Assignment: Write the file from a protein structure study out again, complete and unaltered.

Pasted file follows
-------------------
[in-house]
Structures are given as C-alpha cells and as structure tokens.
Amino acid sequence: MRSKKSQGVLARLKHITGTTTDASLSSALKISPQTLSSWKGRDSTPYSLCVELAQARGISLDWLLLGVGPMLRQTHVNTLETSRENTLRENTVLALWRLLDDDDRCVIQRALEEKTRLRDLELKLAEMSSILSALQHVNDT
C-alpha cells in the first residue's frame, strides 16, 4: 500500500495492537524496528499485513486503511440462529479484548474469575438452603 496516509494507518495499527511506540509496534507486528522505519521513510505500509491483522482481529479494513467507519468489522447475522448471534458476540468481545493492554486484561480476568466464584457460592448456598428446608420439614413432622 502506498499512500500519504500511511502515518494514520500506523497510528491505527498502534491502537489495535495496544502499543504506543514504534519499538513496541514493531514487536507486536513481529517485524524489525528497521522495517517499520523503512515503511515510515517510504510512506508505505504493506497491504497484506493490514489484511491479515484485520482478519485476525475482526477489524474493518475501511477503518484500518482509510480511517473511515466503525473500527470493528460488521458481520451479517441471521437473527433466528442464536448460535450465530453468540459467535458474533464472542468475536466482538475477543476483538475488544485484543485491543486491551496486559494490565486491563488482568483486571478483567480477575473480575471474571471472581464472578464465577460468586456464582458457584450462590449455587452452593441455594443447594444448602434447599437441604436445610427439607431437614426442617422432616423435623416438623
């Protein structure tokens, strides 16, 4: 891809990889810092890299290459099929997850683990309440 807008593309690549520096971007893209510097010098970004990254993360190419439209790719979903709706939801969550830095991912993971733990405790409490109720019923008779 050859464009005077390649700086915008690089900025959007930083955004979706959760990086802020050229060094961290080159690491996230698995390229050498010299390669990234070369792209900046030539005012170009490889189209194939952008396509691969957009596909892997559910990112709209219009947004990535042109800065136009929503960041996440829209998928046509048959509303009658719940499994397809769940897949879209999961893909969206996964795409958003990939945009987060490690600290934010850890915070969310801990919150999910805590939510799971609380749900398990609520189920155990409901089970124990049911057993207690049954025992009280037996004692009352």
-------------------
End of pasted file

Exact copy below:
[in-house]
Structures are given as C-alpha cells and as structure tokens.
Amino acid sequence: MRSKKSQGVLARLKHITGTTTDASLSSALKISPQTLSSWKGRDSTPYSLCVELAQARGISLDWLLLGVGPMLRQTHVNTLETSRENTLRENTVLALWRLLDDDDRCVIQRALEEKTRLRDLELKLAEMSSILSALQHVNDT
C-alpha cells in the first residue's frame, strides 16, 4: 500500500495492537524496528499485513486503511440462529479484548474469575438452603 496516509494507518495499527511506540509496534507486528522505519521513510505500509491483522482481529479494513467507519468489522447475522448471534458476540468481545493492554486484561480476568466464584457460592448456598428446608420439614413432622 502506498499512500500519504500511511502515518494514520500506523497510528491505527498502534491502537489495535495496544502499543504506543514504534519499538513496541514493531514487536507486536513481529517485524524489525528497521522495517517499520523503512515503511515510515517510504510512506508505505504493506497491504497484506493490514489484511491479515484485520482478519485476525475482526477489524474493518475501511477503518484500518482509510480511517473511515466503525473500527470493528460488521458481520451479517441471521437473527433466528442464536448460535450465530453468540459467535458474533464472542468475536466482538475477543476483538475488544485484543485491543486491551496486559494490565486491563488482568483486571478483567480477575473480575471474571471472581464472578464465577460468586456464582458457584450462590449455587452452593441455594443447594444448602434447599437441604436445610427439607431437614426442617422432616423435623416438623
């Protein structure tokens, strides 16, 4: 891809990889810092890299290459099929997850683990309440 807008593309690549520096971007893209510097010098970004990254993360190419439209790719979903709706939801969550830095991912993971733990405790409490109720019923008779 050859464009005077390649700086915008690089900025959007930083955004979706959760990086802020050229060094961290080159690491996230698995390229050498010299390669990234070369792209900046030539005012170009490889189209194939952008396509691969957009596909892997559910990112709209219009947004990535042109800065136009929503960041996440829209998928046509048959509303009658719940499994397809769940897949879209999961893909969206996964795409958003990939945009987060490690600290934010850890915070969310801990919150999910805590939510799971609380749900398990609520189920155990409901089970124990049911057993207690049954025992009280037996004692009352």